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Doce me faces voluntarem tuam quia Deus meus es tu

Tuesday, January 31, 2006
The Oscar nominations have been released. Let me say a few things.

To begin, I have not seen any of the movies. I plan to see Capote sometime next month when it shows at a small art theatre here in Tuscaloosa. The others I have not seen, though I would like to see all of them. Having said that, in an information age such as ours, I believe there is enough available by way of criticisms and reviews for me make some slight comments.

There will be a lot of clamoring that the Oscars no longer represent mainstream America. Indeed, it has already begun. I am sympathetic to this notion on a lot of levels. I do not expect most Americans to head off to the movies after a long week to watch the gay cowboy movie. I do not expect anyone with a firm grasp of history to be jumping at the prospect of watching George Clooney's naive interpretation of all that took place during the McCarthy era. Beyond that, I understand that for many folks, the movies are an escape. They want to laugh and cry, but rarely do they want to think. I am tempted to criticize this point, but life is hard sometimes. I won't fault anyone for wanting a fun movie to relax with on a Friday night.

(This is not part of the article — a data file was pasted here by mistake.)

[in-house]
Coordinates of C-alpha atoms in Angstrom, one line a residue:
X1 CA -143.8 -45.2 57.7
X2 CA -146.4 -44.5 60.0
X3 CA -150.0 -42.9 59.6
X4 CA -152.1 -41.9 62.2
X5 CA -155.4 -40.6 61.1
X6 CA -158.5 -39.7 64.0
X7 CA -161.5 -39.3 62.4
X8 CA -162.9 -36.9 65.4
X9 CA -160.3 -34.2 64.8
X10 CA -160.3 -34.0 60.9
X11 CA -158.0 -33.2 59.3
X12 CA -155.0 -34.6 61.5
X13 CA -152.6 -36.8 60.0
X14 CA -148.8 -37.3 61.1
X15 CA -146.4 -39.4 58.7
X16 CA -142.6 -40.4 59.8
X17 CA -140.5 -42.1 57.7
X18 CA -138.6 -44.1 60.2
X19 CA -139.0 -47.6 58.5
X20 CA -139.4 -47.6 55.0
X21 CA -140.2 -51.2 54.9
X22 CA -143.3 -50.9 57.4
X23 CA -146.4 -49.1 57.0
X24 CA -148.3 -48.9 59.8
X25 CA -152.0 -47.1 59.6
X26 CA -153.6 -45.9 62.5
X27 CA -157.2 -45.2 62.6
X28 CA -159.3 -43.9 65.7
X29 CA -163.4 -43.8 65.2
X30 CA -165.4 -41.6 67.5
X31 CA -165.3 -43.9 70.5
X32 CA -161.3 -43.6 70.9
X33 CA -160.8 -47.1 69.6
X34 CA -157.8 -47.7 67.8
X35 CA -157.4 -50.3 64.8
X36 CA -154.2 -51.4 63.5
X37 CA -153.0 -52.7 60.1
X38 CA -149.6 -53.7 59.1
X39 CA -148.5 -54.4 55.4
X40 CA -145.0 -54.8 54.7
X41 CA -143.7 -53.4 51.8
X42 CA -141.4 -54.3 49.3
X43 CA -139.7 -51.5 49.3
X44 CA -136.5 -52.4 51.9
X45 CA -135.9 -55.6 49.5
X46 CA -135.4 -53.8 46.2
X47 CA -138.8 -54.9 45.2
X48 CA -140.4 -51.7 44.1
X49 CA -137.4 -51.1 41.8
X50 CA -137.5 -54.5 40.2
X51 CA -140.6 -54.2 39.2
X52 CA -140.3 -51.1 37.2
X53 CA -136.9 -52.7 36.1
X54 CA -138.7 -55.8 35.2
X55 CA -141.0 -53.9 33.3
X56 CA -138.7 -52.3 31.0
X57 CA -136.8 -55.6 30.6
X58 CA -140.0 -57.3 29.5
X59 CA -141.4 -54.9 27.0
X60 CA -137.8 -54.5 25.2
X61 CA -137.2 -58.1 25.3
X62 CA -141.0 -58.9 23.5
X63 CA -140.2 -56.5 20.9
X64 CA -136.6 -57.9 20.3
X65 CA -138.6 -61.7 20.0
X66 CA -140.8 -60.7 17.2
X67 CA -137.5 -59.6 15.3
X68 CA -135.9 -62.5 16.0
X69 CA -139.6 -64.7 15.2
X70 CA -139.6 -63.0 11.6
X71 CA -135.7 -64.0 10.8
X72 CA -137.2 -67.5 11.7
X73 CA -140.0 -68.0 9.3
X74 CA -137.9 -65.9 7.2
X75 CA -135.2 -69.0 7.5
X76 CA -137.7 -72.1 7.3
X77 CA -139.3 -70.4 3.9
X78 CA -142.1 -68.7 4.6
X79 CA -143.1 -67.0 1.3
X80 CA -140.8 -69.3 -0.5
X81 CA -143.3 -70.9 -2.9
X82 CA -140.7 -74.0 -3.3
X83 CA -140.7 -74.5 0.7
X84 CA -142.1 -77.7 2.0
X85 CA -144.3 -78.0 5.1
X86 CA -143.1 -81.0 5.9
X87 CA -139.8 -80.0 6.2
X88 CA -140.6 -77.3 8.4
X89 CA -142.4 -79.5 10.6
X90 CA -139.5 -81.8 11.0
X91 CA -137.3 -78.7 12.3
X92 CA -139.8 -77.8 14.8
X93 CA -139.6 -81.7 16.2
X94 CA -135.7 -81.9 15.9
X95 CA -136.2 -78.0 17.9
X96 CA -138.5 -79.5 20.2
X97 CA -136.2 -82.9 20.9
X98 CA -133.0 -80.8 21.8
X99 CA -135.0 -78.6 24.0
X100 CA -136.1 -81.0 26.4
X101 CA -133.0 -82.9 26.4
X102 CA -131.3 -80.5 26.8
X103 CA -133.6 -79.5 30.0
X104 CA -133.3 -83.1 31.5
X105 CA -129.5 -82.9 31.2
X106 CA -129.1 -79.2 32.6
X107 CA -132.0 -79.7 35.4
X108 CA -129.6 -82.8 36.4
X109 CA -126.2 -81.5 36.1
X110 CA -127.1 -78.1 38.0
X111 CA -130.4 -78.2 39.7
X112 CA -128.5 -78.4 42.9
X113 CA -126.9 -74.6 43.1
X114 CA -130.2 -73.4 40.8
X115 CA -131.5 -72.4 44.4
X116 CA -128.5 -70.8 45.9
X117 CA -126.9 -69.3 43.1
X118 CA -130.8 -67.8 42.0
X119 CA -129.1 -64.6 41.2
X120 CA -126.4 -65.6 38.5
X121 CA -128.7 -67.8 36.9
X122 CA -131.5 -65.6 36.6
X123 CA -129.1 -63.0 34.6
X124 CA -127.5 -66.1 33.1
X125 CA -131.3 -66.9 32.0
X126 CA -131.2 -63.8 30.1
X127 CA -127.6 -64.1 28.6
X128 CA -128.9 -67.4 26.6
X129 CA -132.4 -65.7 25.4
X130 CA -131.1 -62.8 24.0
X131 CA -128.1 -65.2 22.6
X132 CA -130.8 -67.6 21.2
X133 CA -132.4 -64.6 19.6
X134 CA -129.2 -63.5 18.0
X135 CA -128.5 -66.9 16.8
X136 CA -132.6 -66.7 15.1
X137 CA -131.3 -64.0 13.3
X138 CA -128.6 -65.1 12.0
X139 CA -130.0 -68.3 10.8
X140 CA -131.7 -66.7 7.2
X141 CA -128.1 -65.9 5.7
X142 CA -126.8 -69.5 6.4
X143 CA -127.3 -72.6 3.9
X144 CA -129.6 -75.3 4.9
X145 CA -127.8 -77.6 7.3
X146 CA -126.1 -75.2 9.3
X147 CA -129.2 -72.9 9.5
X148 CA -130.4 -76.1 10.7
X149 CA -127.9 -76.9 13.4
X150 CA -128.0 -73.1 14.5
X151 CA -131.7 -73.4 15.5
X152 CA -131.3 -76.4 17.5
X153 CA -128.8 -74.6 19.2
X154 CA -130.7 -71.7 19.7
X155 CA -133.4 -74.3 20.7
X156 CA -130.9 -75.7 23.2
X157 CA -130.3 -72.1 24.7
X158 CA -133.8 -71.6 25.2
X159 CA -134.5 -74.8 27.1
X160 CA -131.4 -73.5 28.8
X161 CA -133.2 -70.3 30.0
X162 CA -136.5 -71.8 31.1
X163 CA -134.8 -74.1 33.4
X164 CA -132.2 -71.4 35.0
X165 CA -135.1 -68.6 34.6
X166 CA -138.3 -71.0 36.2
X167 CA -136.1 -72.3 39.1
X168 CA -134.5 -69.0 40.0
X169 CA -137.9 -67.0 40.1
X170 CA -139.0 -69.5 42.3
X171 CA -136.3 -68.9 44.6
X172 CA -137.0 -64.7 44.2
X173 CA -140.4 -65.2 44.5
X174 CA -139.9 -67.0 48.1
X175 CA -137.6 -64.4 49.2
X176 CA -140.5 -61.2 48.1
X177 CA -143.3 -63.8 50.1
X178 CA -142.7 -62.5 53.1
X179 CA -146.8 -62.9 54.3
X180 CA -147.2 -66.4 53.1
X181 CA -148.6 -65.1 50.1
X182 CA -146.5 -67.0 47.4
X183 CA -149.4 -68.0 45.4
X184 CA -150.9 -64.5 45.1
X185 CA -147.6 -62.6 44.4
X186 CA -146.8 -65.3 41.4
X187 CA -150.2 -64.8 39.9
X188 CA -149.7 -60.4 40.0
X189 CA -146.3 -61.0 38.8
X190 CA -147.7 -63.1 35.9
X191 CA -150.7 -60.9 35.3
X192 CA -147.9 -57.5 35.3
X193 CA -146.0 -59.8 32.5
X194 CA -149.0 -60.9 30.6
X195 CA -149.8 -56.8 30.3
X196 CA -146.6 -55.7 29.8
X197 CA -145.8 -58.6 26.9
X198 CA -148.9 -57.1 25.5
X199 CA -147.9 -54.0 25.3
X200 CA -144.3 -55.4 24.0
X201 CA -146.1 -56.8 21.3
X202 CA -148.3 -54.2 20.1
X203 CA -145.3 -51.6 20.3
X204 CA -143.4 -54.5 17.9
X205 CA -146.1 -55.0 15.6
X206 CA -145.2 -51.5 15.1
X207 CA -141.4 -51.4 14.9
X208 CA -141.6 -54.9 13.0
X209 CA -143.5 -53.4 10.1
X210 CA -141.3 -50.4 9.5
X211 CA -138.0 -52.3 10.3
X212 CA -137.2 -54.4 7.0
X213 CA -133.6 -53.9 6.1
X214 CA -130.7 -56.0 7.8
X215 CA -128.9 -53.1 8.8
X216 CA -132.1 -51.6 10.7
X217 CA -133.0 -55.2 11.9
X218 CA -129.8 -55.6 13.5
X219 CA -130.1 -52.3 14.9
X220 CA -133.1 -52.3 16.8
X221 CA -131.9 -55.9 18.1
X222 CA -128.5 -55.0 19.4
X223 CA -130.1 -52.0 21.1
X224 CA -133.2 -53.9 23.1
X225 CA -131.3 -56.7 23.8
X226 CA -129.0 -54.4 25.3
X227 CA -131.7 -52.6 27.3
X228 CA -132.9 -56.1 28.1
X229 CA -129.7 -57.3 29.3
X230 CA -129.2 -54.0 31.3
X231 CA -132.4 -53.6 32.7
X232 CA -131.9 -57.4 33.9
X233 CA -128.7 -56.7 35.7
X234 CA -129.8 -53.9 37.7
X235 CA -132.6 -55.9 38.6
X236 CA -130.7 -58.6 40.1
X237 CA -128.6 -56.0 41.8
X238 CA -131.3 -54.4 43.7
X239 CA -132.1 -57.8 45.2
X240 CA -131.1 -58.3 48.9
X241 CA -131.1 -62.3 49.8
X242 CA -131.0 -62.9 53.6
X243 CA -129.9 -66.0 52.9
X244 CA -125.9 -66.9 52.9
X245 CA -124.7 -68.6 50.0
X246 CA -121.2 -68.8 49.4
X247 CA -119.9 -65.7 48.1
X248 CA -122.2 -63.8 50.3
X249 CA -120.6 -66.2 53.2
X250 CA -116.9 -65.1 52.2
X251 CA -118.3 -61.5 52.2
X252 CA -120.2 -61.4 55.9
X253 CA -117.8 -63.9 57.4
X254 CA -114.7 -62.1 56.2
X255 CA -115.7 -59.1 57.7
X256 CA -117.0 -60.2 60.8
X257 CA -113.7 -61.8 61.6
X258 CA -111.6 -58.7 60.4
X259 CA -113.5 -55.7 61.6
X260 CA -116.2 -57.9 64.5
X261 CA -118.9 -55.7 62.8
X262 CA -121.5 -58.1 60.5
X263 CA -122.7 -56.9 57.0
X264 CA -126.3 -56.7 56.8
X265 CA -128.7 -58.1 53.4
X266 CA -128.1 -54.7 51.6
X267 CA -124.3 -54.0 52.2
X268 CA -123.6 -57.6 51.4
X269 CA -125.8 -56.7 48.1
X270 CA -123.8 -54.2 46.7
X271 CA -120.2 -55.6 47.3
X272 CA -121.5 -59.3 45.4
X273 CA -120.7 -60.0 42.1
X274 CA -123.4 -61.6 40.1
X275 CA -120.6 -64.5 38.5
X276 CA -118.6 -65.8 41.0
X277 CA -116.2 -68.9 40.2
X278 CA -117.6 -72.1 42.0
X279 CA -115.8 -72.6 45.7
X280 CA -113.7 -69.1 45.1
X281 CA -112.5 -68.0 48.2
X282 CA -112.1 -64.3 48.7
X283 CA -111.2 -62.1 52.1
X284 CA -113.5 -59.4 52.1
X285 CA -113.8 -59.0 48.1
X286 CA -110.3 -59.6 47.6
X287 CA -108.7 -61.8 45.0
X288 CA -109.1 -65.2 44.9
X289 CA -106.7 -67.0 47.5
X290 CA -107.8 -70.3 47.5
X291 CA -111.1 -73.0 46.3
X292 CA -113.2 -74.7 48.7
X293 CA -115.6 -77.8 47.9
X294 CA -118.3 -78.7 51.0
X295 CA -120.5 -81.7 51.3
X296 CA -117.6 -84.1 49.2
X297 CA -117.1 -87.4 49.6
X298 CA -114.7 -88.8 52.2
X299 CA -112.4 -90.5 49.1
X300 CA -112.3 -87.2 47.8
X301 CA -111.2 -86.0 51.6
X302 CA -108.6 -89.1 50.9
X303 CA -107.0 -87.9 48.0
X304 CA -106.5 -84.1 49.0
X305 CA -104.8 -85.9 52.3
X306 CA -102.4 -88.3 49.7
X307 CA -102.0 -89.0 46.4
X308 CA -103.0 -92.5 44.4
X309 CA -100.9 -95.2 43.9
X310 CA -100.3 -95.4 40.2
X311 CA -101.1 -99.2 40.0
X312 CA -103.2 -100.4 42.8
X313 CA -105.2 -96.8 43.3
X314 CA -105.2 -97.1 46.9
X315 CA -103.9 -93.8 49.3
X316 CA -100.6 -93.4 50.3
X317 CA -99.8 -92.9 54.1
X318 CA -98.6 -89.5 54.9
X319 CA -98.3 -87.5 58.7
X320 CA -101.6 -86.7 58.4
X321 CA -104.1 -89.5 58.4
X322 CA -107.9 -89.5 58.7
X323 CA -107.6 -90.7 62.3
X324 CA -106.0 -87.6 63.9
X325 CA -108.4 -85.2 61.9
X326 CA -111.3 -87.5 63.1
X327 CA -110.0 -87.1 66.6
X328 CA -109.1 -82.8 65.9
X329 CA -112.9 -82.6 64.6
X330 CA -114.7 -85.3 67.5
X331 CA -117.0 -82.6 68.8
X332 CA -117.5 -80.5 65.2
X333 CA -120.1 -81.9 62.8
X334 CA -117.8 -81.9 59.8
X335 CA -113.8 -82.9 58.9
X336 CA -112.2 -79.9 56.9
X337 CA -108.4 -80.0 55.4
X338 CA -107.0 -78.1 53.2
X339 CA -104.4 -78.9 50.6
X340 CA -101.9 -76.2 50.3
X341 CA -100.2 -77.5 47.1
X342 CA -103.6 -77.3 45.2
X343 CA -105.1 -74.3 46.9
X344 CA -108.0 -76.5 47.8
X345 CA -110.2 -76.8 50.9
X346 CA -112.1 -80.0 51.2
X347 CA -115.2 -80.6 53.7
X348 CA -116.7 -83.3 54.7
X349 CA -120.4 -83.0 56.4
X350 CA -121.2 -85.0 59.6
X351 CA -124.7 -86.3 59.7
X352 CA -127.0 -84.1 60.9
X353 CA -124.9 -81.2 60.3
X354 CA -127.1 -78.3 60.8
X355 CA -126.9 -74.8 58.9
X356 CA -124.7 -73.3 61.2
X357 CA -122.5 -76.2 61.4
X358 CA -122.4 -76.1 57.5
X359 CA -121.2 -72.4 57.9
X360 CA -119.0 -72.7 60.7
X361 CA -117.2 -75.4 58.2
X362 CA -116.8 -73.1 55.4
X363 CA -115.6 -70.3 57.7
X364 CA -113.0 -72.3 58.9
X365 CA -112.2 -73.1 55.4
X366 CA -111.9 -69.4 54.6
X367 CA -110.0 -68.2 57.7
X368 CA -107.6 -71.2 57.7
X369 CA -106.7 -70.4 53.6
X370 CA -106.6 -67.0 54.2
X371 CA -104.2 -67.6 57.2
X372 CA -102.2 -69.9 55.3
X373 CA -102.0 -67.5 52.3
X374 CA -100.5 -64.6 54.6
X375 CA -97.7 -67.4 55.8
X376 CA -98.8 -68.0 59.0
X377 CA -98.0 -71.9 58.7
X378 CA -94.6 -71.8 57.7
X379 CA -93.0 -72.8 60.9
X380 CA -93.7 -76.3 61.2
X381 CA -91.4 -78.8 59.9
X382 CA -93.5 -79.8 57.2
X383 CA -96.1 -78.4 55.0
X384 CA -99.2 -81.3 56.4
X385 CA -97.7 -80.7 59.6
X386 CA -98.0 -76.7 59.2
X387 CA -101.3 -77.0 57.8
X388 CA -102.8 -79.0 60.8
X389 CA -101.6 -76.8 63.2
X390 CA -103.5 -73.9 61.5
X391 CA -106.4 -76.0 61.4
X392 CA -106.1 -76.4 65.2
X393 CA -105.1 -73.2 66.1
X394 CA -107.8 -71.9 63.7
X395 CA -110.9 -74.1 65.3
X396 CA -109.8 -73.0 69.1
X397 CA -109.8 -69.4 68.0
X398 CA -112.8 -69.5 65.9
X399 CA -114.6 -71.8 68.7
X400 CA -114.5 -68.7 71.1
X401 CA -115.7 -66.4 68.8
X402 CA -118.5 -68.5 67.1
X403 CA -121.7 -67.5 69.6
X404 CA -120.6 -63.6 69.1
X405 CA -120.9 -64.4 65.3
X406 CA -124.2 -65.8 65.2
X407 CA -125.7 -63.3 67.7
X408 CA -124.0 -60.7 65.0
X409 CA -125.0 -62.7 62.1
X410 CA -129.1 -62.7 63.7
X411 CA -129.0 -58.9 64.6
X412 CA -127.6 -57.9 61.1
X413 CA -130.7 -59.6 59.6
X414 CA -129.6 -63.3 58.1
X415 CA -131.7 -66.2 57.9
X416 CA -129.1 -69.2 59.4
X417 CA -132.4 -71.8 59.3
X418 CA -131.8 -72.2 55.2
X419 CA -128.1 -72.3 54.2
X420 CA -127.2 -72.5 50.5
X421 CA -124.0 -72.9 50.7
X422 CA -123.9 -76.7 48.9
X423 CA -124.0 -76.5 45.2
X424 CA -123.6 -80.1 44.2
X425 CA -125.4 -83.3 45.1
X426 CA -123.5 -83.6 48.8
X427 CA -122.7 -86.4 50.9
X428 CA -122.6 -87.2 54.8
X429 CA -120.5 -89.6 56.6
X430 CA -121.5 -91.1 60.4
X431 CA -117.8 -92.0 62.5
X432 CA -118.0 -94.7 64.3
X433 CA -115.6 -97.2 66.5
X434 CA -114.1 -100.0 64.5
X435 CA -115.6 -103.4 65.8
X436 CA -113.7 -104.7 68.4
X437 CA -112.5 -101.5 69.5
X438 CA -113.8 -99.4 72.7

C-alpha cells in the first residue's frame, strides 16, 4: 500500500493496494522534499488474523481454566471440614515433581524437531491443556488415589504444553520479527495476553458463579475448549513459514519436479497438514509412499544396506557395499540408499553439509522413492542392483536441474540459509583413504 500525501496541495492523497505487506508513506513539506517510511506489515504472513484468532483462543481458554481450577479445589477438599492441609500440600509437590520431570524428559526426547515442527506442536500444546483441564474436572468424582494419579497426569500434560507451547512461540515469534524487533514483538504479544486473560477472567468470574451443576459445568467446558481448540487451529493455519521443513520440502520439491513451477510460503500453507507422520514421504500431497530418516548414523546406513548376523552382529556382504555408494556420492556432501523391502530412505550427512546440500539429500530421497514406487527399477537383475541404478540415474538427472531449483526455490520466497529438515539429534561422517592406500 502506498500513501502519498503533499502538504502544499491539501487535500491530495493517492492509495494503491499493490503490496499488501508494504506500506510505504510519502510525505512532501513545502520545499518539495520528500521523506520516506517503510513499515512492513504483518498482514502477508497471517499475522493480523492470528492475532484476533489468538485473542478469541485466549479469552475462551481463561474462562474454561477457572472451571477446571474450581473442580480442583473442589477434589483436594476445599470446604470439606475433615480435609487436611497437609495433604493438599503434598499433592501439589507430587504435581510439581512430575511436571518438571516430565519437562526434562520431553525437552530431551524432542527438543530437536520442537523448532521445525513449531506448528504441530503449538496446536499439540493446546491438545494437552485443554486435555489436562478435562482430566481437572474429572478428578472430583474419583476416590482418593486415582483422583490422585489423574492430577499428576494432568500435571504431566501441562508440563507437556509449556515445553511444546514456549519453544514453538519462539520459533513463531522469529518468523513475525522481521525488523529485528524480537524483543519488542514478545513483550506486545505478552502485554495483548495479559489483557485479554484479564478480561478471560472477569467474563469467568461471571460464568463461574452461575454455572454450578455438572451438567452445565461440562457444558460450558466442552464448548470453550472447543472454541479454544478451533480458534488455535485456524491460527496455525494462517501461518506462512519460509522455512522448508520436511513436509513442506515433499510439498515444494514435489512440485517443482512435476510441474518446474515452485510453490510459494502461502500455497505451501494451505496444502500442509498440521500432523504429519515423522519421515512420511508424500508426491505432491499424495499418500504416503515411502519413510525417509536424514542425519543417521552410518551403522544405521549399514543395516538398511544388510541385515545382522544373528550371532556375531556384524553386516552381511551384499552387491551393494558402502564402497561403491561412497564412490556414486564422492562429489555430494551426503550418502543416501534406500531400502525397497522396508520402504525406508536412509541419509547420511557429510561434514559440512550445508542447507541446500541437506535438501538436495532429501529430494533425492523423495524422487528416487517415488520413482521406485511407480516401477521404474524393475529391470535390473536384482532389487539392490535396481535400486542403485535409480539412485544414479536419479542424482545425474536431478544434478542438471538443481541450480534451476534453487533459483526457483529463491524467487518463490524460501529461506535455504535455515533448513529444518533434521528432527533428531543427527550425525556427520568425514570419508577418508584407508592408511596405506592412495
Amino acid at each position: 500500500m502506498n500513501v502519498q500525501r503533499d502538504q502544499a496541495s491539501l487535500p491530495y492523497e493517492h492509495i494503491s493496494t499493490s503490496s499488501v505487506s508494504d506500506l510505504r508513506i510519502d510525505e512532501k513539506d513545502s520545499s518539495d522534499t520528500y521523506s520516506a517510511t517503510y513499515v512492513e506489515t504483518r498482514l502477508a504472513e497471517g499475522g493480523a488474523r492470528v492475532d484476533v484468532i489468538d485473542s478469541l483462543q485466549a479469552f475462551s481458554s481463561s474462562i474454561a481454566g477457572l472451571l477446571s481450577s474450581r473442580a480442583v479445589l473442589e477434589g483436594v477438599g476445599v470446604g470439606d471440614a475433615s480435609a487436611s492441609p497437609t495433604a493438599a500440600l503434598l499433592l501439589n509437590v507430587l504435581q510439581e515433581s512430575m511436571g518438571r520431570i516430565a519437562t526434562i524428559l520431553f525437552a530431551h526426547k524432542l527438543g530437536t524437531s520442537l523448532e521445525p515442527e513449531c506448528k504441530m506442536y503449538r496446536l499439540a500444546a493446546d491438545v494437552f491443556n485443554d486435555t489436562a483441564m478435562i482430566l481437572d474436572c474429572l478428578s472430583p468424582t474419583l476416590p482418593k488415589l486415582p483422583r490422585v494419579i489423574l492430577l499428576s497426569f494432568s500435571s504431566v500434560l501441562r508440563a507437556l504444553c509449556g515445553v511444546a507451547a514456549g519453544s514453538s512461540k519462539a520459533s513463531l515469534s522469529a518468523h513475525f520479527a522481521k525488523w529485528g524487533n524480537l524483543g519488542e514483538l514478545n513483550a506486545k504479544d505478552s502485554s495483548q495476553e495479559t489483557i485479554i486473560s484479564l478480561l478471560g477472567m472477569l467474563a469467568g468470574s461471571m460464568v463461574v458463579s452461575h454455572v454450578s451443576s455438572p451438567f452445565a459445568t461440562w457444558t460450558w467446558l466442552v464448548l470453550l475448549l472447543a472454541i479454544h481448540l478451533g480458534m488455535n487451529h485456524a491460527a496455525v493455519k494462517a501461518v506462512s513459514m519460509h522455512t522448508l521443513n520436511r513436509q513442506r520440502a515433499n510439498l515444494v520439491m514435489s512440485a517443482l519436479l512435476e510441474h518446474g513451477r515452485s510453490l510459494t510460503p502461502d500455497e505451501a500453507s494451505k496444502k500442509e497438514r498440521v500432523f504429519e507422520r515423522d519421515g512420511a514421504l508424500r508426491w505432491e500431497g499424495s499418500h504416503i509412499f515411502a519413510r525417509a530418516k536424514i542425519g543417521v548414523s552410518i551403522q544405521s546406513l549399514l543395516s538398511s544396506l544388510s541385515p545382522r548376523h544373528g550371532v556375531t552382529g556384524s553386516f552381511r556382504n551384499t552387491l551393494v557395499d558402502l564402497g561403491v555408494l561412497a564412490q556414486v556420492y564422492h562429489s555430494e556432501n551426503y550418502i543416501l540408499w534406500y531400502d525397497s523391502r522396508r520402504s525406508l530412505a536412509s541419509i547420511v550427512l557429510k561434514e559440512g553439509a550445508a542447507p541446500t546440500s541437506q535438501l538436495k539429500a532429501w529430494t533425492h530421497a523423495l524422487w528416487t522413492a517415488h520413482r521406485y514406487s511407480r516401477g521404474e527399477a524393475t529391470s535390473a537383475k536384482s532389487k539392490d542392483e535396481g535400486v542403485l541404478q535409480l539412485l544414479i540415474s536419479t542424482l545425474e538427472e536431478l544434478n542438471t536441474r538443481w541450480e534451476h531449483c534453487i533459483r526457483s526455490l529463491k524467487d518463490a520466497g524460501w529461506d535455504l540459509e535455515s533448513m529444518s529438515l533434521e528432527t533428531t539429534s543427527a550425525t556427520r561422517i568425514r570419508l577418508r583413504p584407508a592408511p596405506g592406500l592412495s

And yet I find it increasingly disturbing that so many Americans champion movies for superficial reasons. A movie is not good because it is clean. It is not good because it makes you feel good and warm and fuzzy. It can be all of those things, but a lack of profanity or the promotion of a cheap emotional reaction does not necessarily make for good art. I do feel that good movies were left out: King Kong and Cinderella Man. (Don't think of suggesting the mediocre Narnia) I think most of the movies nominated for best picture are products of a liberal Hollywood but by all accounts, they are still art. They are pictures that must be engaged. They must be critiqued and challenged. And those with differing political viewpoints must be willing to create vibrant art that challanges that liberal status quo.

Complaining gets you nowhere. Powerful art will open doors that we cannot currently imagine.
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